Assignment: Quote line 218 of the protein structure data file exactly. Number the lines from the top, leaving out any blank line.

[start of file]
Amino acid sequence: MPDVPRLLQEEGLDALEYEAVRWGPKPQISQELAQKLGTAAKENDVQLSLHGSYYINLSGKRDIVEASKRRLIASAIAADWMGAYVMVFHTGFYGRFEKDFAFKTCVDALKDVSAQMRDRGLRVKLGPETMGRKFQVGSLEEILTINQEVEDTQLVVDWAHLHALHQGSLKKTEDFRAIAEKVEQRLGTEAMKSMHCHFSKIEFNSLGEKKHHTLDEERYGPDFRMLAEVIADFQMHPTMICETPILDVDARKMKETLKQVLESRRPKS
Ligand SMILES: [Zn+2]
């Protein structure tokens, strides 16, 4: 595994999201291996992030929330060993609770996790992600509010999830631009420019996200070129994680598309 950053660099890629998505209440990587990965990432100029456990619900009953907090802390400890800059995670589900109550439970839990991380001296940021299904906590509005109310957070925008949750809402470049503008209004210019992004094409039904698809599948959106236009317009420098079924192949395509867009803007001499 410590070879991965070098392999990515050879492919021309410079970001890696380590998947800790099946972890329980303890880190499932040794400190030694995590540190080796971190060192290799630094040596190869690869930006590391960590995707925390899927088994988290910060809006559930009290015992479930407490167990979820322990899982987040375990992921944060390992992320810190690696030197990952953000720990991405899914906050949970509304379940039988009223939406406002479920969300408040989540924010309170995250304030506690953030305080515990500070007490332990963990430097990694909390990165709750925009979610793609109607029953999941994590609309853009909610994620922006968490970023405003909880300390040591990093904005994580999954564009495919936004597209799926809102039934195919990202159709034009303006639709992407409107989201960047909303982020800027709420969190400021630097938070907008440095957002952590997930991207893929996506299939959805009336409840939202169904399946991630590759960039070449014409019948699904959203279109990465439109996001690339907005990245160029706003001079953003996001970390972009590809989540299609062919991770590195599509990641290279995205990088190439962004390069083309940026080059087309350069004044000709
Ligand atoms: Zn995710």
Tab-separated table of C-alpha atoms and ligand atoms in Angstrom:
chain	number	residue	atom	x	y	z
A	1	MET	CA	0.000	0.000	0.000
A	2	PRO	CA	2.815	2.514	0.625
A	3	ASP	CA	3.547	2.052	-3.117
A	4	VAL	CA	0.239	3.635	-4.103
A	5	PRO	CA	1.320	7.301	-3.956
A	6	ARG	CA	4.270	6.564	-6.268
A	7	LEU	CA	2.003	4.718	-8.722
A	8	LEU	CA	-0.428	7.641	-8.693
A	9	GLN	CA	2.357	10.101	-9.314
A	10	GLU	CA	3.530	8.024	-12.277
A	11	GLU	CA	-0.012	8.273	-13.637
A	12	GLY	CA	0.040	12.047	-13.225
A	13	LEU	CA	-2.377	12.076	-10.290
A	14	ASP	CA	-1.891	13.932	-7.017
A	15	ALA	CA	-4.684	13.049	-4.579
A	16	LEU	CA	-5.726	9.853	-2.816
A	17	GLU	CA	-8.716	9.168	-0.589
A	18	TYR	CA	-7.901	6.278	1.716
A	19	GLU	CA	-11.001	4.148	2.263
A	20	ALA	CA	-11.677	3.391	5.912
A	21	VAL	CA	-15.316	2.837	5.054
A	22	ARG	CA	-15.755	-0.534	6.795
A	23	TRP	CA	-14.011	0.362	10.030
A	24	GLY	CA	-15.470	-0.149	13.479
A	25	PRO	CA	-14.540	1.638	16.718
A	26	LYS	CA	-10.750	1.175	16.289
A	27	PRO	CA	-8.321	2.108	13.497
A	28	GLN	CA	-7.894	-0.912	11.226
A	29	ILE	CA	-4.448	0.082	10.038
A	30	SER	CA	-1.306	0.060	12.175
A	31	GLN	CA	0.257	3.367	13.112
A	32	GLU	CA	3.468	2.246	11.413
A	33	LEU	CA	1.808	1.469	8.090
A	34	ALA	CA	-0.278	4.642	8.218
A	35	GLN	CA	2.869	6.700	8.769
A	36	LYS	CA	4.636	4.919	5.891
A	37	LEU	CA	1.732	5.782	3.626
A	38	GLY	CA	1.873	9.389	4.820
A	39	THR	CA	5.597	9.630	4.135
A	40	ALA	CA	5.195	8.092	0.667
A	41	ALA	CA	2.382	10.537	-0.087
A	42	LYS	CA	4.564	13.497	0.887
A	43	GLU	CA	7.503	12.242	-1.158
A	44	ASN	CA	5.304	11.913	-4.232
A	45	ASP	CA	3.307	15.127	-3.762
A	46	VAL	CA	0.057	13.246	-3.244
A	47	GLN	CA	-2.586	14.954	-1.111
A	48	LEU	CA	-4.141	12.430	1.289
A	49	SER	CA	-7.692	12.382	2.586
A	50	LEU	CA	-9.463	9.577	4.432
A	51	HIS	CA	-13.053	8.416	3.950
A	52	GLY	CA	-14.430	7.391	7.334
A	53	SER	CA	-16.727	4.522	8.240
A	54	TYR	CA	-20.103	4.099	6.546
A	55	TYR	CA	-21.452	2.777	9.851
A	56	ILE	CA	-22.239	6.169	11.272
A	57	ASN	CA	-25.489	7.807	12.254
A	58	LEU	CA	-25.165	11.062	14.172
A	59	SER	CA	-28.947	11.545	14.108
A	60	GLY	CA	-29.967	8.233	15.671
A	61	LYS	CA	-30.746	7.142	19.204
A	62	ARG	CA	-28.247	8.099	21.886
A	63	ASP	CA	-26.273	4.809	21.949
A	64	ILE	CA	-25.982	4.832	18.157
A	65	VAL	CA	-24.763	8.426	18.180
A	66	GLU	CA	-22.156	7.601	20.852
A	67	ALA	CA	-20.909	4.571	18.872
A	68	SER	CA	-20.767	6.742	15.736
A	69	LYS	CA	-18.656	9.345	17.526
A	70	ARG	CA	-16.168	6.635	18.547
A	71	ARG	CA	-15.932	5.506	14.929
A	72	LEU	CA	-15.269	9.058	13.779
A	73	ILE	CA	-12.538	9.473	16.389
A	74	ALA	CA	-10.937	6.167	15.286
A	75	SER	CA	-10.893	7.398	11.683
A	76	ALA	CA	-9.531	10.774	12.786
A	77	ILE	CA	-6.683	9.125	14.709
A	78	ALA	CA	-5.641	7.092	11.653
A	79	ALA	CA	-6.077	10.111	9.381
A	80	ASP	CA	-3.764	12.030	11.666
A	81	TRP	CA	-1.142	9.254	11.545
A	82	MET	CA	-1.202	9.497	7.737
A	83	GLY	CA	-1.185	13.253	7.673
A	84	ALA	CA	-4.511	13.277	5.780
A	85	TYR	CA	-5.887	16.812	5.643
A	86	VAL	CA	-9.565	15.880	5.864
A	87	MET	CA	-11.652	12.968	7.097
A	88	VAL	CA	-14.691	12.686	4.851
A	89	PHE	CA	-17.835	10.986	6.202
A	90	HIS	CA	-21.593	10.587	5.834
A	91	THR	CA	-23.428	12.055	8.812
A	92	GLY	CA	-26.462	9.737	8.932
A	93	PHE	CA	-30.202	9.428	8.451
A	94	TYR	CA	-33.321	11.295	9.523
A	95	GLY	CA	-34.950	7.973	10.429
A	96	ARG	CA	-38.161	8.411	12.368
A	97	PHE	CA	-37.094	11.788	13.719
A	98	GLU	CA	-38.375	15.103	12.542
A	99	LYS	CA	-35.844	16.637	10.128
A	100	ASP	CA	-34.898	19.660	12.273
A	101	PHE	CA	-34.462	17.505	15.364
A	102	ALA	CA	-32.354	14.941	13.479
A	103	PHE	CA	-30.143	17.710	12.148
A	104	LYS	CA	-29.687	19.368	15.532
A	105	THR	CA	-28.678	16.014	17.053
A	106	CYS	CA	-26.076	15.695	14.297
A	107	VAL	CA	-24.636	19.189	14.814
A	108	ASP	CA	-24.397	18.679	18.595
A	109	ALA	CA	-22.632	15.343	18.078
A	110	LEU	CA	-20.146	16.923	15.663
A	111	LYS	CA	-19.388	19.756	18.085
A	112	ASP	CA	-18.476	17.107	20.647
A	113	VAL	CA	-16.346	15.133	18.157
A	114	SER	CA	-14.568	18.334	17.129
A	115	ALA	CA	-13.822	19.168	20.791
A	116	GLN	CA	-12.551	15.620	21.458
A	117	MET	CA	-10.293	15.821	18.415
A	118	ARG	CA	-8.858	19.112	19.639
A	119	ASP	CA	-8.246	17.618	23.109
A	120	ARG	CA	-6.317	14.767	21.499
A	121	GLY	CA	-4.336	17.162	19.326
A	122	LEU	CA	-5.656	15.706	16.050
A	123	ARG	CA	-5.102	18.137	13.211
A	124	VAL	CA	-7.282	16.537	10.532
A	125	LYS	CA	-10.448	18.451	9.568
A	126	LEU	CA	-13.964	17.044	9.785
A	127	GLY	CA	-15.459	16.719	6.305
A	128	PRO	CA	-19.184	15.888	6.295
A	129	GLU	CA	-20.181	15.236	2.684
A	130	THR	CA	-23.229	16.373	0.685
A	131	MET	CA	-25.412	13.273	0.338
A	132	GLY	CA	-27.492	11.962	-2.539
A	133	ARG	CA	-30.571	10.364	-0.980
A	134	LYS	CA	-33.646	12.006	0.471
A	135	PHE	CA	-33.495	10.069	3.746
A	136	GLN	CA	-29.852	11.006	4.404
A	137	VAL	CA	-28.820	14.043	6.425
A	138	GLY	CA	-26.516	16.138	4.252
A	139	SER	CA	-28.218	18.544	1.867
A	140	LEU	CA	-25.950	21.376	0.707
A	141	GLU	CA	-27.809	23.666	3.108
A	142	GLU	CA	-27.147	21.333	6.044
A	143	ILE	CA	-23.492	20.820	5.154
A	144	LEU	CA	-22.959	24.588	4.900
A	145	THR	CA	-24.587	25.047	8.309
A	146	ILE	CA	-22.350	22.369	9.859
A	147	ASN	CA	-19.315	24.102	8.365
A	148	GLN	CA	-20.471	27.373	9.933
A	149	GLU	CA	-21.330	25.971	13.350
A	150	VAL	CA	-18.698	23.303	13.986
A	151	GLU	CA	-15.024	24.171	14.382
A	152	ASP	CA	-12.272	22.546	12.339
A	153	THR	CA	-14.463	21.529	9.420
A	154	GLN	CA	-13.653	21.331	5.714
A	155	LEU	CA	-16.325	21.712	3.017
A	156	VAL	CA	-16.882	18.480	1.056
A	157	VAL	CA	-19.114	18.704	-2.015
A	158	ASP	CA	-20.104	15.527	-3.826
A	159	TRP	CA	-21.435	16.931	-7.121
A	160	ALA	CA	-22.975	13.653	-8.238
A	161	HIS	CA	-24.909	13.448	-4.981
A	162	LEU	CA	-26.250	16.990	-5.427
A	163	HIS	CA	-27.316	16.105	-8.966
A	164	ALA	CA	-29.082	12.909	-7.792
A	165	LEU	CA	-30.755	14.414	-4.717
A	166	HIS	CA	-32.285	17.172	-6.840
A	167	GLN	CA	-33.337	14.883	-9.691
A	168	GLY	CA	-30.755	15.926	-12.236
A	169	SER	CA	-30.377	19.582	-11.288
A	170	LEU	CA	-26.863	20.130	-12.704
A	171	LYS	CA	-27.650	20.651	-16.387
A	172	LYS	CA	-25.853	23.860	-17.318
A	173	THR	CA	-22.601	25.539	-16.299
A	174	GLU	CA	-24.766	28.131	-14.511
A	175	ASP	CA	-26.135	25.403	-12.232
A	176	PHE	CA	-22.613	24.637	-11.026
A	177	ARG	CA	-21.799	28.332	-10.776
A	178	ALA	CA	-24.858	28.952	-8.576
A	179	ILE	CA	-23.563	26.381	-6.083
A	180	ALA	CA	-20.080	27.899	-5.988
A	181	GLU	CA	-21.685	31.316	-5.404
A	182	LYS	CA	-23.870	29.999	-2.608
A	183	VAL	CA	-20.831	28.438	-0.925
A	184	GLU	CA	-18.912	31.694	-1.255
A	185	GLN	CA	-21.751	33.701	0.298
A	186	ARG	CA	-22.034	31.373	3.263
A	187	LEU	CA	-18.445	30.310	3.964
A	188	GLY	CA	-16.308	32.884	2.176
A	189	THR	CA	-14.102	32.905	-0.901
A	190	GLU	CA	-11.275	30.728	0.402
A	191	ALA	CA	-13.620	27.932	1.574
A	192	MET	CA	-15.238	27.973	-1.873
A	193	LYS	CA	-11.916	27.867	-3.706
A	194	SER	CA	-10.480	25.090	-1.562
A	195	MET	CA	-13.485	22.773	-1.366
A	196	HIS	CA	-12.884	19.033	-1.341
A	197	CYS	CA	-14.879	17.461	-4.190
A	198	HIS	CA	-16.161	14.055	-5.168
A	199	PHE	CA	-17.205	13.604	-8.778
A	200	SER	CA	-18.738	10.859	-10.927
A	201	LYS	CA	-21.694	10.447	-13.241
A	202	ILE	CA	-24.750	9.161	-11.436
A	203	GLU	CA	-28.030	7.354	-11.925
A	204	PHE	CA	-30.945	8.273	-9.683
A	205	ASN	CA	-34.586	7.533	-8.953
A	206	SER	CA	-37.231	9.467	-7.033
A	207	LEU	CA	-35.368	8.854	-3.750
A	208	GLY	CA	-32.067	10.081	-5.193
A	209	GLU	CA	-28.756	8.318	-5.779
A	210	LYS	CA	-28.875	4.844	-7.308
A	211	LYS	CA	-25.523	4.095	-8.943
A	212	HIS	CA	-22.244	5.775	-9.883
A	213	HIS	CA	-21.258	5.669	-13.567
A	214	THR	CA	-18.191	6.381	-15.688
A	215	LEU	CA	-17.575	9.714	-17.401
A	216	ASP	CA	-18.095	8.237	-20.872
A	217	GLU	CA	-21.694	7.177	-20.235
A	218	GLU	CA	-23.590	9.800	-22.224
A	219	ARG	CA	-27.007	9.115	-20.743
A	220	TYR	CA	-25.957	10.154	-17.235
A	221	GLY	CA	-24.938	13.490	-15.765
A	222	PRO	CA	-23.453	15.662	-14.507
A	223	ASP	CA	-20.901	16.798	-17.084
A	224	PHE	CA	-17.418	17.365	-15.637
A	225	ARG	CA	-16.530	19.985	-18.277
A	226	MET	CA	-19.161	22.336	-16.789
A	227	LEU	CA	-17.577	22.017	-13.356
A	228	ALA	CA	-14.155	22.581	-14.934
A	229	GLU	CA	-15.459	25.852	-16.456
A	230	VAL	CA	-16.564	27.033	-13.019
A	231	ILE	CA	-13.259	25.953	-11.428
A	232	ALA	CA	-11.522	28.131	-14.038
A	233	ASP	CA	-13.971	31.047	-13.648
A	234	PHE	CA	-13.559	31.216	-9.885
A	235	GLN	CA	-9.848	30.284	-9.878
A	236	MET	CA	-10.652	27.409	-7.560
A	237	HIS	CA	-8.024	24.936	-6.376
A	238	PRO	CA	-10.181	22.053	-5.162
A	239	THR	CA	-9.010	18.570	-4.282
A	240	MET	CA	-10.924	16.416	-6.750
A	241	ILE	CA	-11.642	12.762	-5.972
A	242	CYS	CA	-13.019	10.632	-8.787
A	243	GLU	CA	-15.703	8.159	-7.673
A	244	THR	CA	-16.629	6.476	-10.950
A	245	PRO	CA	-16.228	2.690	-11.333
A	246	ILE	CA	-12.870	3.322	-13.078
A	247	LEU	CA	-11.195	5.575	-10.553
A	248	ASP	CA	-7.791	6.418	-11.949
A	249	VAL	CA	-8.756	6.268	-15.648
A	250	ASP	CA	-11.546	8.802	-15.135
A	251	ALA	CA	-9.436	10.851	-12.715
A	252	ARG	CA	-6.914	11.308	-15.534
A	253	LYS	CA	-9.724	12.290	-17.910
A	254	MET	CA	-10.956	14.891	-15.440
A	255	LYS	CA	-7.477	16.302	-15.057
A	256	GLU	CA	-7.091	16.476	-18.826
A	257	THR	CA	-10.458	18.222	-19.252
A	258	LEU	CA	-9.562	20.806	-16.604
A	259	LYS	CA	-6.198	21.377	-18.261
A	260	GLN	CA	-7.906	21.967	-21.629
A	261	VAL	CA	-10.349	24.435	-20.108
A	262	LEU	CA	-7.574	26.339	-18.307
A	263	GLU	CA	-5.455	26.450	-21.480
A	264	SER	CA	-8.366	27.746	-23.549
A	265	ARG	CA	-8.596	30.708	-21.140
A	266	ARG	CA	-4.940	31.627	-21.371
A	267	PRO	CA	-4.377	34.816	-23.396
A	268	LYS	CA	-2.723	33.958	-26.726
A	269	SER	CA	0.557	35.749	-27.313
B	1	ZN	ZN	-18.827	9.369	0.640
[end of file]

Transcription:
A	212	HIS	CA	-22.244	5.775	-9.883